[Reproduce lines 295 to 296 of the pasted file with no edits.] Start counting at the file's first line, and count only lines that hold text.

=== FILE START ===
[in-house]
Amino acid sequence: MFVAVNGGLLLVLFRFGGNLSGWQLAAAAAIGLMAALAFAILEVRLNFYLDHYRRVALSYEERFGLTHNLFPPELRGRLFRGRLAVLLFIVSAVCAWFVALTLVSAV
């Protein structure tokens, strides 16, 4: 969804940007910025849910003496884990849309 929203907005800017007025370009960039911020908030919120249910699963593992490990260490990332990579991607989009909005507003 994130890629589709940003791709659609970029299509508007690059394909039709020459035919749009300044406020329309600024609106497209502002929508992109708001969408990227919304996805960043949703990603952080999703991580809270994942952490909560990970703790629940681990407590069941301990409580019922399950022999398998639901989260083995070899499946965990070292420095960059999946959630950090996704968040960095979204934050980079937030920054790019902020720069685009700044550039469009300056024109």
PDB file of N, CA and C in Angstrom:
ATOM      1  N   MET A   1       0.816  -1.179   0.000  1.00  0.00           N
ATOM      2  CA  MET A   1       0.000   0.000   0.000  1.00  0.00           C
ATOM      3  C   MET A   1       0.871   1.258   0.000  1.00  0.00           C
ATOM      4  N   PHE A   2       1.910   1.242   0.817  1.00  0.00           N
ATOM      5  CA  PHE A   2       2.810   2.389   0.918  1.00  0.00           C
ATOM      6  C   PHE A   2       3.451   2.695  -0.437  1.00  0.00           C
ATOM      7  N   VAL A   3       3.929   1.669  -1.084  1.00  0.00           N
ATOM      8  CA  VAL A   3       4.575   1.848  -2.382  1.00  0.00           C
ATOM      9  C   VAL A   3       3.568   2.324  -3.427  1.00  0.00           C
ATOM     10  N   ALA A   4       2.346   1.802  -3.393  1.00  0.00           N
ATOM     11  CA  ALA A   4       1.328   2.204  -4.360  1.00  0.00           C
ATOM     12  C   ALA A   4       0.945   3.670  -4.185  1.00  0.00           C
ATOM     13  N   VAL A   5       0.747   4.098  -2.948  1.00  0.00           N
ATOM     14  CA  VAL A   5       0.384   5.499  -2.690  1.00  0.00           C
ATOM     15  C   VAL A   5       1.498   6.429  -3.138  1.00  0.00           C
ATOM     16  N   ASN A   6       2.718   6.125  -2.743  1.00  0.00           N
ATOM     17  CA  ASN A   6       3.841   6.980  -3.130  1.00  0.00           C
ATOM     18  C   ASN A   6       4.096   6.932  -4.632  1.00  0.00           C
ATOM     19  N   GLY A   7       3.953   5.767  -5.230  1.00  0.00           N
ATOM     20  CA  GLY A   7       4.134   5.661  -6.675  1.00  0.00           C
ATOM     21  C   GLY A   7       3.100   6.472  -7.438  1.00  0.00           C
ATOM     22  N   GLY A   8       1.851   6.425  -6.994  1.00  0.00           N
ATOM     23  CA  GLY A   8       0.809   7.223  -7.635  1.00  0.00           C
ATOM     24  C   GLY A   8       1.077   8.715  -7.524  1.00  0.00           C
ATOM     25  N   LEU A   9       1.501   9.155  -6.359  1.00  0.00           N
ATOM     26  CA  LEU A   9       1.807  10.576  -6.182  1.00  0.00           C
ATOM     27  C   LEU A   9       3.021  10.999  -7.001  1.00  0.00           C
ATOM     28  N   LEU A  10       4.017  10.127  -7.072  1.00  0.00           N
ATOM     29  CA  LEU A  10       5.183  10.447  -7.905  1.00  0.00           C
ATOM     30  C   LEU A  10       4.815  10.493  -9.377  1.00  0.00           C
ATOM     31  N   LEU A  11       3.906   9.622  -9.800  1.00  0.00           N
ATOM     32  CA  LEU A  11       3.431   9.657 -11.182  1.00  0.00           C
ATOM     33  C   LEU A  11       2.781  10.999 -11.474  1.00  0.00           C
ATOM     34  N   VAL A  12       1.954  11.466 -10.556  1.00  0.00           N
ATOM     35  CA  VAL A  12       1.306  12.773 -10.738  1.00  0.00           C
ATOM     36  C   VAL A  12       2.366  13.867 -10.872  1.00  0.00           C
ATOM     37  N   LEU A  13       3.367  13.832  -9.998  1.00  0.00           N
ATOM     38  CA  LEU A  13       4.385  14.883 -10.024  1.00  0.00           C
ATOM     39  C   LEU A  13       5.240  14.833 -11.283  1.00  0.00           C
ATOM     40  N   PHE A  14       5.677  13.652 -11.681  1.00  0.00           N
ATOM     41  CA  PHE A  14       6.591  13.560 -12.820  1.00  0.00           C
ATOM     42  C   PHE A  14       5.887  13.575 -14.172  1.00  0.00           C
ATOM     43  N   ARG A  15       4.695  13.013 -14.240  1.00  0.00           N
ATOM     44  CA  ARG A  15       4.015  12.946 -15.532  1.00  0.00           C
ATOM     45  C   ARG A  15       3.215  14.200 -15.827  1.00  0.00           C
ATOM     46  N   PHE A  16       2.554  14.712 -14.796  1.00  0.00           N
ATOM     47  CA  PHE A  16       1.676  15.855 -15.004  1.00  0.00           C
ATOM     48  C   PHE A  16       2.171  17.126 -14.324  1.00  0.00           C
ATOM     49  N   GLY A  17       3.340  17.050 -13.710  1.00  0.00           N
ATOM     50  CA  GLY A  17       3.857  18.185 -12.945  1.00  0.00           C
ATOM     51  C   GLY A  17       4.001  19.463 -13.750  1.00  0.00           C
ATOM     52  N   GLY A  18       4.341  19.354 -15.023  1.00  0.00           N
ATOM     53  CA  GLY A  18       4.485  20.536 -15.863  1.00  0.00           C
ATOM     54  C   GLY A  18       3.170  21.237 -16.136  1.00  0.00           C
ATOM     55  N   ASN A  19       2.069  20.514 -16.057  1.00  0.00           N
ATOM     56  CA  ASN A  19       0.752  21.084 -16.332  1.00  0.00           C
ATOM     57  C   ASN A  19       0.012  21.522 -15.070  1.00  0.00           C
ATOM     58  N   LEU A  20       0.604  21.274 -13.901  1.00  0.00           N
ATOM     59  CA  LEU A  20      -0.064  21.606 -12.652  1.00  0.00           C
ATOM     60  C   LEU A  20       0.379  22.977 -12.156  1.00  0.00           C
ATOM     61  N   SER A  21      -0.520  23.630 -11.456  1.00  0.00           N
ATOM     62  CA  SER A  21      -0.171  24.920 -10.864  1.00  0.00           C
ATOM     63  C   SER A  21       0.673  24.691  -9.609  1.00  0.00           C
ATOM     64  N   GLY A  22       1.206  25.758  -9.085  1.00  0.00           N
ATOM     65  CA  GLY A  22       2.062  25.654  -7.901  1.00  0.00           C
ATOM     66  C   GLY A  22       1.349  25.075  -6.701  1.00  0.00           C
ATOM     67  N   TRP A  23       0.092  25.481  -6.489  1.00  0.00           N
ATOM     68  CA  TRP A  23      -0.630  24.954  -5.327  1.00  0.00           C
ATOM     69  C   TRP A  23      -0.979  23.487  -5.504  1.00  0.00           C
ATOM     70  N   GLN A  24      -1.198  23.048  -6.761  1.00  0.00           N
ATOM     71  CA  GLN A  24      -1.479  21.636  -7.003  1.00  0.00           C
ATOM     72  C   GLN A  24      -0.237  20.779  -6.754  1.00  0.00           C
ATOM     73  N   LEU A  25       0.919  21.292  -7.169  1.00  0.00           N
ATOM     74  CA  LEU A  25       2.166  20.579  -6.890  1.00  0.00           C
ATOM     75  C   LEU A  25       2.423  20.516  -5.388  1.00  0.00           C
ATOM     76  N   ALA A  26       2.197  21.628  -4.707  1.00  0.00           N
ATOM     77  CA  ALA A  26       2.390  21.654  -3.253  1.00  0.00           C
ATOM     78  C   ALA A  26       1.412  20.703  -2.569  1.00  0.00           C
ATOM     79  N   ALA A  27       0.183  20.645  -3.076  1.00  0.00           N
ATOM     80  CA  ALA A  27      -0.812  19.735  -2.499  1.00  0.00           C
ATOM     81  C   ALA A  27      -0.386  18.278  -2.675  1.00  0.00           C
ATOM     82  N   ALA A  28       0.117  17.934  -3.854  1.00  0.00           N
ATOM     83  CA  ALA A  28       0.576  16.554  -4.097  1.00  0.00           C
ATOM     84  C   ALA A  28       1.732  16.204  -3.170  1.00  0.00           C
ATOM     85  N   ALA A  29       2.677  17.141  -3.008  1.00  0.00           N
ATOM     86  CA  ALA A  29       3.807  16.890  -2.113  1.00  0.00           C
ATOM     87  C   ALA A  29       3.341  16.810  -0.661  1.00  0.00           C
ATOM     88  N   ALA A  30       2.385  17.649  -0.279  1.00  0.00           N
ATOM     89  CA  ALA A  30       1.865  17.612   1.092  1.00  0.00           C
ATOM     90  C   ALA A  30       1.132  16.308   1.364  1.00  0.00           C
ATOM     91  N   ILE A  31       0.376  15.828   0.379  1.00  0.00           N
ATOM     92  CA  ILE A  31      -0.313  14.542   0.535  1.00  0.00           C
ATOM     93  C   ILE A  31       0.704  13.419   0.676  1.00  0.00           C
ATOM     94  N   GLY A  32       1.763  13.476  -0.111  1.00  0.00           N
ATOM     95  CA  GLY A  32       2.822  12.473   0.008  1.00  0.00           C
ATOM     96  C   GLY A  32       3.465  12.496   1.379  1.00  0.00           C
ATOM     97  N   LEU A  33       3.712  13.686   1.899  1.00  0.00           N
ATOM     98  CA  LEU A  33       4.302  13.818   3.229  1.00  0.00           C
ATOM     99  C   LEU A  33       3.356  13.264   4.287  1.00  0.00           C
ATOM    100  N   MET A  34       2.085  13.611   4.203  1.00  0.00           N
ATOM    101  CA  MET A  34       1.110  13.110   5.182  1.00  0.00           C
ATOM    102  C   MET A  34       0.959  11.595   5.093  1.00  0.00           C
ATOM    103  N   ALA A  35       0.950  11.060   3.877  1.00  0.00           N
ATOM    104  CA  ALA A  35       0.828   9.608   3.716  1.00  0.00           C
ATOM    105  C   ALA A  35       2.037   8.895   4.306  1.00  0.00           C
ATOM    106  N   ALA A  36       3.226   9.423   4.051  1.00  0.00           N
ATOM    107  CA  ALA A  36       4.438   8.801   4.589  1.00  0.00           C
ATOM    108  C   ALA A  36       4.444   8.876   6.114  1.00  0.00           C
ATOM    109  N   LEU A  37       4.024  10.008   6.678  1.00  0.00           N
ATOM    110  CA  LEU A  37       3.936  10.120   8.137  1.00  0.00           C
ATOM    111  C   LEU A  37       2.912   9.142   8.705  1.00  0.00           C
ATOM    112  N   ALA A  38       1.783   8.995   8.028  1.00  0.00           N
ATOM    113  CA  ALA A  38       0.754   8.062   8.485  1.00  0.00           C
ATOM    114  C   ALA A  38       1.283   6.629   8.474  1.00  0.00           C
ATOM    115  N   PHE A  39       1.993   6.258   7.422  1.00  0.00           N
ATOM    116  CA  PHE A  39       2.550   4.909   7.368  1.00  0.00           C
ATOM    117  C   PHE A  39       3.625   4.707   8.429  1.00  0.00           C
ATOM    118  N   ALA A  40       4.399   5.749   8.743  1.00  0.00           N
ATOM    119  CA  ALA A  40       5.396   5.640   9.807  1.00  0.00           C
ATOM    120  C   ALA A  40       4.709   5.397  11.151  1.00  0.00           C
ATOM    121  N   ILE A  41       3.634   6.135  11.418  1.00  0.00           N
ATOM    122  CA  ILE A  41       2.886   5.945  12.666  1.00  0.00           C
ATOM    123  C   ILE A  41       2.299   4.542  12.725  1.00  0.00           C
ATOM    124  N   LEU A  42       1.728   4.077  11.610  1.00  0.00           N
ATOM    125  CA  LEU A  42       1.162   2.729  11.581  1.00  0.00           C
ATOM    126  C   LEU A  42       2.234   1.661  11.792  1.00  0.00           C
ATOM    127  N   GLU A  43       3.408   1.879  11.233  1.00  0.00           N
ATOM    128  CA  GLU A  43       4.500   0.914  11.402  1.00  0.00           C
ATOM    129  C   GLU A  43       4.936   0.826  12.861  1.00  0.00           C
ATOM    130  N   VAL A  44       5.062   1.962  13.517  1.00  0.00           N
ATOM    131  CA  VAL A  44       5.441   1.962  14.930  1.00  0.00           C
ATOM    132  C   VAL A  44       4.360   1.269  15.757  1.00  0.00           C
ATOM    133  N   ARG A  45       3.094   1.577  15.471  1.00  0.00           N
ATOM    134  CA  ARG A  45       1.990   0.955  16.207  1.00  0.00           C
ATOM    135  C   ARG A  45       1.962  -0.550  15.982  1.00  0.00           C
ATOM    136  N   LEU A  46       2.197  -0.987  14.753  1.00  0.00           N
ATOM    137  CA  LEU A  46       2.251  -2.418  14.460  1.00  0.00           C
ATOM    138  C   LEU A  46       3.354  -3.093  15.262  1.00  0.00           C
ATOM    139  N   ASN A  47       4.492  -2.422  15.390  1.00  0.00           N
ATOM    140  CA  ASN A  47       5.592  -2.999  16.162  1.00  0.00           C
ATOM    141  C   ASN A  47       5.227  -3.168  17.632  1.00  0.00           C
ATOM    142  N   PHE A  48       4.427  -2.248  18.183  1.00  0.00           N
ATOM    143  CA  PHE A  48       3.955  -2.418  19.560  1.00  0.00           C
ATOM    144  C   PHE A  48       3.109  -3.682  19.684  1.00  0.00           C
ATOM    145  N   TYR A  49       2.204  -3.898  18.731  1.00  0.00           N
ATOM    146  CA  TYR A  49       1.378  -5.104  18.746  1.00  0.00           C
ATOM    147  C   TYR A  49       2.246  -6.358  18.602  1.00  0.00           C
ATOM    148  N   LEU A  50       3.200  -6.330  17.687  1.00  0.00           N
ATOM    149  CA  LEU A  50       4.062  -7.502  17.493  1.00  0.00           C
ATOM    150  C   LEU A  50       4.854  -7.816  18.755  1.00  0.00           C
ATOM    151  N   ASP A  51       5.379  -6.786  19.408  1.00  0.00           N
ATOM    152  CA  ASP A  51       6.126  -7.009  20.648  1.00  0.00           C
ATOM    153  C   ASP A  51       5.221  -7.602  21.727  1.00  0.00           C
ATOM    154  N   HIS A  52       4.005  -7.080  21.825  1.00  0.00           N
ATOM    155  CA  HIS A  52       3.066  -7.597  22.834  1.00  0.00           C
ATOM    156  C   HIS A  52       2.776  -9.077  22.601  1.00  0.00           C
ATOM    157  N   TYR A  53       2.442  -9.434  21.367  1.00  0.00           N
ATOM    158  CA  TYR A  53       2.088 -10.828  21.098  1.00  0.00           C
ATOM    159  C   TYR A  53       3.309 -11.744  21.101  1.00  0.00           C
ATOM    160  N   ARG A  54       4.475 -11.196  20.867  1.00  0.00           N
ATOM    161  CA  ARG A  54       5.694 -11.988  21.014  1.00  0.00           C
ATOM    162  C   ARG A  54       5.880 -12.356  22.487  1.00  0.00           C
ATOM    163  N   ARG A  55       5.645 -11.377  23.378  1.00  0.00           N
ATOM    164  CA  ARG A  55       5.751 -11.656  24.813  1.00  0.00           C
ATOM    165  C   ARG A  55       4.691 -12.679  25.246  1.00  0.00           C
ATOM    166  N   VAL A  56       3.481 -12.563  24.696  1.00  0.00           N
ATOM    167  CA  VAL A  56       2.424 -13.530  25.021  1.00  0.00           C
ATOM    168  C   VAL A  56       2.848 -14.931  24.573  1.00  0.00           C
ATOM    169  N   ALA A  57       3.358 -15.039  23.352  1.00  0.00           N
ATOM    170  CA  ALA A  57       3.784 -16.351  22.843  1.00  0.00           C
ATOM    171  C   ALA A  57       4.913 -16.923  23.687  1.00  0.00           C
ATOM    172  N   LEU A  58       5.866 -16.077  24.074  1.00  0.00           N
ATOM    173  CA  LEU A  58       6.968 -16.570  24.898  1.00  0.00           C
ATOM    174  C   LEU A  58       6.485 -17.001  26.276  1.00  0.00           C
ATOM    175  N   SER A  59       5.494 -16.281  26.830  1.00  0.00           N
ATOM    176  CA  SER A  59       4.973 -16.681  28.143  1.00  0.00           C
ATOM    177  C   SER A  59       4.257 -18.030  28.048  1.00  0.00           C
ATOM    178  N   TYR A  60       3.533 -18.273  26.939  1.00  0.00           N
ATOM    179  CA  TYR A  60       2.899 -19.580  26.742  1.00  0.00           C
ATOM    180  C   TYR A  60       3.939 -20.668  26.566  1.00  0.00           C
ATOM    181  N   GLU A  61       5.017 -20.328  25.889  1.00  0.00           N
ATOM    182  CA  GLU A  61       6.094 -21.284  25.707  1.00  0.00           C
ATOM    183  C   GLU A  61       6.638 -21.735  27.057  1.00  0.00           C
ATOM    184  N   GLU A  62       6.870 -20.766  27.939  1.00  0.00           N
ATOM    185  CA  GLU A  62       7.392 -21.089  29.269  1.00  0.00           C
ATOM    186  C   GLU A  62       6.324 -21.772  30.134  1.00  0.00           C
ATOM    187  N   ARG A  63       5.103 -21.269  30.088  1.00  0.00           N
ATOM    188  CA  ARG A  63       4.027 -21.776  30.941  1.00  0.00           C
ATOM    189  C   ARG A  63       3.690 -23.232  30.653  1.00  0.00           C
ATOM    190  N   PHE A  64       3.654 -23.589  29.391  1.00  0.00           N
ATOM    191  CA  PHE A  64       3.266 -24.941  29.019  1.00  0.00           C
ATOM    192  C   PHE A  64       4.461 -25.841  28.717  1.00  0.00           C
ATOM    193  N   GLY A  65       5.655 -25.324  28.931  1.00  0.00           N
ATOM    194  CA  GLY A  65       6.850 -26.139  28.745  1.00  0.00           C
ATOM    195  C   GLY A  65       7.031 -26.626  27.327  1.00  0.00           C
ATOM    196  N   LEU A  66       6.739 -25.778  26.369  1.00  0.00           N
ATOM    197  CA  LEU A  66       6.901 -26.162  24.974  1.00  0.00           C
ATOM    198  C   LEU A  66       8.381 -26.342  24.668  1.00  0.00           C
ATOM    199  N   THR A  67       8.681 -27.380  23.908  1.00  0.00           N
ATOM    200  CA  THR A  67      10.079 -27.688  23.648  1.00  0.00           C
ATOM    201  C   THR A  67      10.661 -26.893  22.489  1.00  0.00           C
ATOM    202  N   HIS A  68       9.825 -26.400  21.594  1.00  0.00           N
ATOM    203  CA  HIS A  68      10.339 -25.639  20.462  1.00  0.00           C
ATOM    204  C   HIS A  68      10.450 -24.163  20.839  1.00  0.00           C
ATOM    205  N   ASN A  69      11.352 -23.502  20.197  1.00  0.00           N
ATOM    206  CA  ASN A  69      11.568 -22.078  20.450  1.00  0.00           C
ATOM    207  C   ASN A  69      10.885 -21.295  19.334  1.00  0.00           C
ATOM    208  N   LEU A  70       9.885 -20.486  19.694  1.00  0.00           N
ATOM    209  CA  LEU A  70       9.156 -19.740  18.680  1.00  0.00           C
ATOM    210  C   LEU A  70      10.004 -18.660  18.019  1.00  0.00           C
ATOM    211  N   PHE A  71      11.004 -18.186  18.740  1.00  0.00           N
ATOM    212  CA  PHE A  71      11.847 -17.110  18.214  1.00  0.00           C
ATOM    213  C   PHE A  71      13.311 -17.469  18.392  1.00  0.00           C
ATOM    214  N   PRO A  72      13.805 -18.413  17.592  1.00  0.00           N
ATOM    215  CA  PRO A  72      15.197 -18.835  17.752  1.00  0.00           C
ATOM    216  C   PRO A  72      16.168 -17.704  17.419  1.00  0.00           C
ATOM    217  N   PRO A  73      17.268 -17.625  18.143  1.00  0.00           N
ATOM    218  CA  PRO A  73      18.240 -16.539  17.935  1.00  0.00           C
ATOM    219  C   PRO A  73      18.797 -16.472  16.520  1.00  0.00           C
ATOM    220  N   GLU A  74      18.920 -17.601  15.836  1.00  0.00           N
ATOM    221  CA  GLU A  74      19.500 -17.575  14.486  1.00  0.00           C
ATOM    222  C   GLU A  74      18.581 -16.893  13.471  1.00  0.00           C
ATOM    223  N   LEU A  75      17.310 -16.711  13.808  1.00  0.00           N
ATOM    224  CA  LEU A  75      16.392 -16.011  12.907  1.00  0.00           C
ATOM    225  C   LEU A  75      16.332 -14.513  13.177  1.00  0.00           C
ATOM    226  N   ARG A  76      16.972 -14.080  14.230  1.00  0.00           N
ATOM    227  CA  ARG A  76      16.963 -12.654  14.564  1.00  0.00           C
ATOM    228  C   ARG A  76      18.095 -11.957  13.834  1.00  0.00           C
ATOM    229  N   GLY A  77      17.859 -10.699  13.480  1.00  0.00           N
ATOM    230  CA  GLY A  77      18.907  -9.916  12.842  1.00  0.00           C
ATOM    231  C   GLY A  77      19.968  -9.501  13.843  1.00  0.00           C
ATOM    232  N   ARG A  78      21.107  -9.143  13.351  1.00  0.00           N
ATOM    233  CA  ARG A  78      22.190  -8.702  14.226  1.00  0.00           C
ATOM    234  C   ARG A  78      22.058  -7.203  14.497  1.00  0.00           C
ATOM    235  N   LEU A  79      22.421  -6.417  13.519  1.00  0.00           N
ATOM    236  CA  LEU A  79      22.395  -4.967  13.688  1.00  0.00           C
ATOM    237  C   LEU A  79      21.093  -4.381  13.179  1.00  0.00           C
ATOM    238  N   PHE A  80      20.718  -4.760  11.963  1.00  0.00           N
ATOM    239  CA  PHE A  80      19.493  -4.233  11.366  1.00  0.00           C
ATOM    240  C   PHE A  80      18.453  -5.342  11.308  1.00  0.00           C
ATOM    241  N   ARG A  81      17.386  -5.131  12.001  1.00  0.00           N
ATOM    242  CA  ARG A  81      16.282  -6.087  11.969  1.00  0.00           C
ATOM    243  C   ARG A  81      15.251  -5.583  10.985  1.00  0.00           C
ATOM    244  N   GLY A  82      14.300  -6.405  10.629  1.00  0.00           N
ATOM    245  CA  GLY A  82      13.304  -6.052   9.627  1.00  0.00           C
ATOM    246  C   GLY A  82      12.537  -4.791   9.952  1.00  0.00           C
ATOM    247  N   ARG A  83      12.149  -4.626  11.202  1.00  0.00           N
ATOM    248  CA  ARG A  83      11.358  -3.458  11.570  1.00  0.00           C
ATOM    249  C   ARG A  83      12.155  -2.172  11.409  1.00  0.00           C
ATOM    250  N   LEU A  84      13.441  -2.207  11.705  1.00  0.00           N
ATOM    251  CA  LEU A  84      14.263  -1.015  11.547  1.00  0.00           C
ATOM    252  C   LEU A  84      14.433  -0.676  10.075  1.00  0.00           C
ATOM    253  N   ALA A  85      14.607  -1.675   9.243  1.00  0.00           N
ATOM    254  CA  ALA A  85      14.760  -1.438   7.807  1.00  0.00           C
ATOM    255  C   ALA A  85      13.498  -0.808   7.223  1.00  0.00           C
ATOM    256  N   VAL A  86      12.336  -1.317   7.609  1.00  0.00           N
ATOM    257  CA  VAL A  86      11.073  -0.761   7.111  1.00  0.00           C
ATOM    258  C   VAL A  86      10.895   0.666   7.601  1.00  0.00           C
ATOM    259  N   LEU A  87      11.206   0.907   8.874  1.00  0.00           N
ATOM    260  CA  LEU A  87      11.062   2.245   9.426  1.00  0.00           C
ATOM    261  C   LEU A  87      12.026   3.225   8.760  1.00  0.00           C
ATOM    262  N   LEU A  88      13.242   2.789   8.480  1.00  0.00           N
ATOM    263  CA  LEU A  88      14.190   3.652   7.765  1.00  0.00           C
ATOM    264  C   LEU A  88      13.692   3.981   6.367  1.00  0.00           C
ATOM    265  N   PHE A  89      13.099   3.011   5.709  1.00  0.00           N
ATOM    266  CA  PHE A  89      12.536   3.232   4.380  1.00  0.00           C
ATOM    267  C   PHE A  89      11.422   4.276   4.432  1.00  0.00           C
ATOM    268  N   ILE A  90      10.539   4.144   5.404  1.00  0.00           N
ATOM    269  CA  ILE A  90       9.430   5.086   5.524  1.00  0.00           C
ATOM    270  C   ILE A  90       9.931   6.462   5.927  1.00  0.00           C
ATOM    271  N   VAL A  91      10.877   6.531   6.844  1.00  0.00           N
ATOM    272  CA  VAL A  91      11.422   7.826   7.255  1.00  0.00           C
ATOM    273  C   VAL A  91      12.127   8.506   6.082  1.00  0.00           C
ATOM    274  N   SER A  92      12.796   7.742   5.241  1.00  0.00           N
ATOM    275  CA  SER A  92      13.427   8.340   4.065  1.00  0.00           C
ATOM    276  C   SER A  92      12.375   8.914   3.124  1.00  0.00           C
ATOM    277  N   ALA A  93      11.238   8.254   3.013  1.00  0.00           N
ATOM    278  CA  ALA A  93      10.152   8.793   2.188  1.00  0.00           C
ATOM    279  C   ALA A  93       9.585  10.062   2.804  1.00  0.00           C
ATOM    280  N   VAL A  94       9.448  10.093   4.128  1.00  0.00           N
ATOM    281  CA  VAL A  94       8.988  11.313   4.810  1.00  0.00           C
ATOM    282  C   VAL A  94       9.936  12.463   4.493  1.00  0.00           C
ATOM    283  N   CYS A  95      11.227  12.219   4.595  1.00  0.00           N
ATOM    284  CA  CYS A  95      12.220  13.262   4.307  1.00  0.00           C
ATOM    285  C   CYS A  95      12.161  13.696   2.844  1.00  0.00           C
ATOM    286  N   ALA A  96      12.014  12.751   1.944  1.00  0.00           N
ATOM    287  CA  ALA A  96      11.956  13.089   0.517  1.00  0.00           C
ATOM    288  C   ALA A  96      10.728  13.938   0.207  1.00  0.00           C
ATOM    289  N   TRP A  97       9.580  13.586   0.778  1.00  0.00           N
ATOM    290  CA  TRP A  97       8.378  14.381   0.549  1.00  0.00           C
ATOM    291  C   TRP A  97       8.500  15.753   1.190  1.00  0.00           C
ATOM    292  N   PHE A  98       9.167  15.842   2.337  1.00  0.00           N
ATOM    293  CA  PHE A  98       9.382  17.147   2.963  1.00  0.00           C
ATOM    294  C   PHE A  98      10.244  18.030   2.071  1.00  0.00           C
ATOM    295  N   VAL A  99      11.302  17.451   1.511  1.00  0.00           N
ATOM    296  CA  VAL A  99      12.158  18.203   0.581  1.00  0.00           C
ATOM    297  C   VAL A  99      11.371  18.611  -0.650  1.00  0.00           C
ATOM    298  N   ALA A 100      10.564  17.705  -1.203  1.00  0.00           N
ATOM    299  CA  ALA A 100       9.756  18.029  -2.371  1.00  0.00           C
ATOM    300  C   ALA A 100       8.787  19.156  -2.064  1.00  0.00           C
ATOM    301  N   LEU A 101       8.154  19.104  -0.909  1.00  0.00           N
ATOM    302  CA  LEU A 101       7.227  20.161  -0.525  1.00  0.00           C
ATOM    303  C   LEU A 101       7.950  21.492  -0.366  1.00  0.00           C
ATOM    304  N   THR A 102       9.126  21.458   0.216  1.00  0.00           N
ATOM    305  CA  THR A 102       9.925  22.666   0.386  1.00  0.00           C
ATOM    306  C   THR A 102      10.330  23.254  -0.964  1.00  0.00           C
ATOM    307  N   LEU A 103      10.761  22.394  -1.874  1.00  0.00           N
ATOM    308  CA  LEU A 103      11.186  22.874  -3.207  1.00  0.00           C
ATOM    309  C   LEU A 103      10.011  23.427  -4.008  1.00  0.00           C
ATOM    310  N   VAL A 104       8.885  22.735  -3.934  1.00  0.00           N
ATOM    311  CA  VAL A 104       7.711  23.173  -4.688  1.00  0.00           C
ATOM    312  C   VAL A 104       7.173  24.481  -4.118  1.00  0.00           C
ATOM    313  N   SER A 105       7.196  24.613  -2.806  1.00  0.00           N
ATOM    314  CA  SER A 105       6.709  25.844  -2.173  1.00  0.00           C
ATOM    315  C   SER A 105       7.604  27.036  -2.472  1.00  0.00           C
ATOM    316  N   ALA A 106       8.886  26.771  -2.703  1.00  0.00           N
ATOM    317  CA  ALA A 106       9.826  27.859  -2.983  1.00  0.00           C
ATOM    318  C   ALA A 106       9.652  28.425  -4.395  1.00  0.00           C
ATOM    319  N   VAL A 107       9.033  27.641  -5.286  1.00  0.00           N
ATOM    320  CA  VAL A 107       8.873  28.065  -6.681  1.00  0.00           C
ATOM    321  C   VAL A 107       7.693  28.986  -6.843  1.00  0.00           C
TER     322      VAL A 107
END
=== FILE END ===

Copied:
ATOM    291  C   TRP A  97       8.500  15.753   1.190  1.00  0.00           C
ATOM    292  N   PHE A  98       9.167  15.842   2.337  1.00  0.00           N